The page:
OK, here's a biggie you probably haven't thought of -- sleep! One third of your life slips by while you're unconscious, but it doesn't have to be that way. Caffeine and other stimulants can keep you going for 20 hours a day or so. Yeah, you'll have to sleep sometime, but don't let the clock rule when you hit the sack. Keep writing long into the night, when the world gets so quiet that there are no interruptions. Resist your body's urges to sleep and fight tooth and nail for those few extra hours every day.

Avoid other hobbies and endeavors that might slow you down. Gardening? Silk flowers look just fine and don't need any fussing. A pet? Well, if I didn't let you have kids, why on earth would you waste your time on some dumb beast? Golf? Grow up.

Don't go to parties and other useless social activities. Keep only a small number of friends, if you need to have any at all -- they are not really your friends if they suck away your valuable writing time. Support groups, even ones for writers, are not nearly as deserving of your time as the act of writing itself. Put your fanny in the seat and keep the pencil moving across the paper. Your readers will be your friends, and you'll have many.

Religion? If God really put you on this world to be a writer, he'll understand if you don't visit his house too often. He'll be proud you utilized the talent he gave you to the fullest.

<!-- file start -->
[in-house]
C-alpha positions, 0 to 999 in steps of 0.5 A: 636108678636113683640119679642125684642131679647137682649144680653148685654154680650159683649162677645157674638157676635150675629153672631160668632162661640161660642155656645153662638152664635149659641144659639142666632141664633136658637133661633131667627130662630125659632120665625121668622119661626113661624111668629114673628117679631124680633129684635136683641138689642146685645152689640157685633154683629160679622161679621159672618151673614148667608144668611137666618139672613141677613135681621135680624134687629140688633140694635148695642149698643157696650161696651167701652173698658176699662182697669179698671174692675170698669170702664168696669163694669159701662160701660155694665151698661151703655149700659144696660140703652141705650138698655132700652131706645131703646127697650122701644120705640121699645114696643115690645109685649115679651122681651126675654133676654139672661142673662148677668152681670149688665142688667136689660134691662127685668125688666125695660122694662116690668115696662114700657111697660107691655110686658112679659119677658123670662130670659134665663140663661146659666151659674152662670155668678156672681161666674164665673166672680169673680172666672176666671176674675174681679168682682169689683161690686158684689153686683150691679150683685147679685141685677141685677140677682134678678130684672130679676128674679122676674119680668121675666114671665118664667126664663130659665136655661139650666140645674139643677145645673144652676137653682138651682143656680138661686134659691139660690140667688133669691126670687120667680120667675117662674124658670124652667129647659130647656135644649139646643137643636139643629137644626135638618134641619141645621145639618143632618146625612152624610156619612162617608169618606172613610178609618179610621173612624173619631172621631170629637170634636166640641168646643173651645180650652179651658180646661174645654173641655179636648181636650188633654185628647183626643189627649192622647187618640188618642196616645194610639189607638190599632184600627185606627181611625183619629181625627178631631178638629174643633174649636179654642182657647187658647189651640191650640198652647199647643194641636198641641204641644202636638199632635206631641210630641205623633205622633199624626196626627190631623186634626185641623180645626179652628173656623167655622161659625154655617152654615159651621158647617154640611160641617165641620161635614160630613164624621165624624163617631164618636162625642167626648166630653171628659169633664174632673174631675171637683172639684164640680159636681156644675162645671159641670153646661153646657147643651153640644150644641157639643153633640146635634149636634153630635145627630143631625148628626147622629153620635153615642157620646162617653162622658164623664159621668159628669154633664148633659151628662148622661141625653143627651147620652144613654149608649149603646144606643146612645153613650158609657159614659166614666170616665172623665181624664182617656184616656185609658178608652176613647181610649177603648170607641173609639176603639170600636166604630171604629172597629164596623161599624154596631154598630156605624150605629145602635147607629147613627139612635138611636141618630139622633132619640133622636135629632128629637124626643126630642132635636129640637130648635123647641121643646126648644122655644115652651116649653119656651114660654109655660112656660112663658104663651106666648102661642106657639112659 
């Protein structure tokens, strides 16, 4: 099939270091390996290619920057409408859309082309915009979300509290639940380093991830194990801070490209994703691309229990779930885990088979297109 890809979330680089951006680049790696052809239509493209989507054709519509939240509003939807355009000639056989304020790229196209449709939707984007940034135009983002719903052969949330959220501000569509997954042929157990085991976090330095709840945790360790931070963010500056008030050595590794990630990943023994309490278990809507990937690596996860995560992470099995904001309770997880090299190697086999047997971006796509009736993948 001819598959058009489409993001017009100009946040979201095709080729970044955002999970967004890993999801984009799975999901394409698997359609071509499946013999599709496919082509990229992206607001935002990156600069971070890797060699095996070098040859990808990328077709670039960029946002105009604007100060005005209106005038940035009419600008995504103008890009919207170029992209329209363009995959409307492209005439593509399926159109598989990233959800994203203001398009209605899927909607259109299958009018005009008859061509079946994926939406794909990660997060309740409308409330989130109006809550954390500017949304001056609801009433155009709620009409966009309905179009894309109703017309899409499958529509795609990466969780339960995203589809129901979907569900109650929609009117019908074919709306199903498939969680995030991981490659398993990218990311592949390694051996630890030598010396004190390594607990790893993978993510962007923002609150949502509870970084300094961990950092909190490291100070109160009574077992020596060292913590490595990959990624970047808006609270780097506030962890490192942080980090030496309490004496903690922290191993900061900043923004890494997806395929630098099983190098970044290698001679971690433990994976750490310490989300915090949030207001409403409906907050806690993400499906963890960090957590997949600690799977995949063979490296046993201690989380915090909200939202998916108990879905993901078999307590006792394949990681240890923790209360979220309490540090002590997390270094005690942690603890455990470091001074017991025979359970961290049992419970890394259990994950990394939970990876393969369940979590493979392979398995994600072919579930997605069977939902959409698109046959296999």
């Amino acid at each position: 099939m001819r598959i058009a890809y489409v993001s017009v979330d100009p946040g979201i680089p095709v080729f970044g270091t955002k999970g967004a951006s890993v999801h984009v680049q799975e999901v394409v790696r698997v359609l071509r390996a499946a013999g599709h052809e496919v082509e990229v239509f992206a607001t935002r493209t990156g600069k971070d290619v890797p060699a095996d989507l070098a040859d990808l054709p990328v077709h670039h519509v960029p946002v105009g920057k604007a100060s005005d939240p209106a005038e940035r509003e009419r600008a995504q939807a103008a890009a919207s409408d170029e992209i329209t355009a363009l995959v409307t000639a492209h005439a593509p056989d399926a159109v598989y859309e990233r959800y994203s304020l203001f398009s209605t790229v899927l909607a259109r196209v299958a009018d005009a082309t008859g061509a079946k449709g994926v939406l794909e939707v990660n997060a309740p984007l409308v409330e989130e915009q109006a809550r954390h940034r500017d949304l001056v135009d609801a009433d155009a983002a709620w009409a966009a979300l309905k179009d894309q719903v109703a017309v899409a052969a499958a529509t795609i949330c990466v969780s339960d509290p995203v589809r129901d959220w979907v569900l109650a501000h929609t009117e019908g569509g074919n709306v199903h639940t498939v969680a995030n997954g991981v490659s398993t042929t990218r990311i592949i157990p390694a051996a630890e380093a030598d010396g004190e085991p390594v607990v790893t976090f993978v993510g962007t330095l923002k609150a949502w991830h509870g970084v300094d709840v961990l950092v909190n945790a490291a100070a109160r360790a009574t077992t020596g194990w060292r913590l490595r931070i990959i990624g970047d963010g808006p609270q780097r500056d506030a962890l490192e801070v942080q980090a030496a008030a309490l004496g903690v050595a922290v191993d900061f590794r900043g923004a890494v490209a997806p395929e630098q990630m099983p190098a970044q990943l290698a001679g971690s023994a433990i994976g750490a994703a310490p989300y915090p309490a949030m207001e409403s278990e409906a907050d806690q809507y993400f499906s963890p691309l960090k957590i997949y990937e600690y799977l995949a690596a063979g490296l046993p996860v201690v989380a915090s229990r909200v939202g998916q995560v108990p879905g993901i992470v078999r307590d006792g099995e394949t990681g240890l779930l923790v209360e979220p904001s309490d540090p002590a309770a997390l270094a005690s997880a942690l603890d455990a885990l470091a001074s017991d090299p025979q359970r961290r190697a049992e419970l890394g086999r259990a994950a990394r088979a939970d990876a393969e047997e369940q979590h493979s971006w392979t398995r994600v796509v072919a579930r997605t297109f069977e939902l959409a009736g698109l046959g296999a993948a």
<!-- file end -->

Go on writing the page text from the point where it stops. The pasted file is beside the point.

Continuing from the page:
Shopping, bathing, shaving, etc. There are so many things that you have to do, but when you look at it objectively, you can always do less and still get by. You're just a creature of habit, and habits can be broken.

If you've stuck with me this far in reading this article, you might be wondering if giving up all these things can really be beneficial. Well, I wouldn't be telling you all of this if I hadn't actually done it myself. Last year, I made a commitment to my writing full-time. By full-time, I mean every second I'm awake I'm writing or thinking about writing. And look what it's done for me:

No wife and kids to worry about -- any more. I left them and the house and rented a small loft over a garage. There's no phone, TV or stereo to tempt me now. I wash down caffeine pills with Mountain Dew to stay awake most of the day, busy at my craft. I don't watch the clock, but when my stomach aches from lack of food, a box of Kraft Macaroni & Cheese, or a package of Ramen noodles is all I need. If I ever feel the need to splurge, there's a pizzeria down the block. I hardly ever go out any more, and I like it that way. The pages are piling up.

Some of you may think my ascetic writing way of life sounds none too appealing. You couldn't be more wrong. I'm doing what I love, without wasting any time on things I don't. Once you sever the ties to all the things that prevent you from writing, you'll wonder how all those lesser scribes with day jobs and families and houses to look after ever have the time to produce a word.

It's worked for me, and look how far I've come. You can do it, too. Instead of collecting your fat weekly paycheck, kissing your beautiful wife and plopping down in front of the TV set with the kids to watch yet another Seinfeld rerun, just walk away from it all. Don't merely wish for a few crumbs of extra time to work on your little stories, but live the dream!

Copyright © 2003 Brian Plante Count= 5545

Return to Plain Banter menu
Return to Brain Planet home page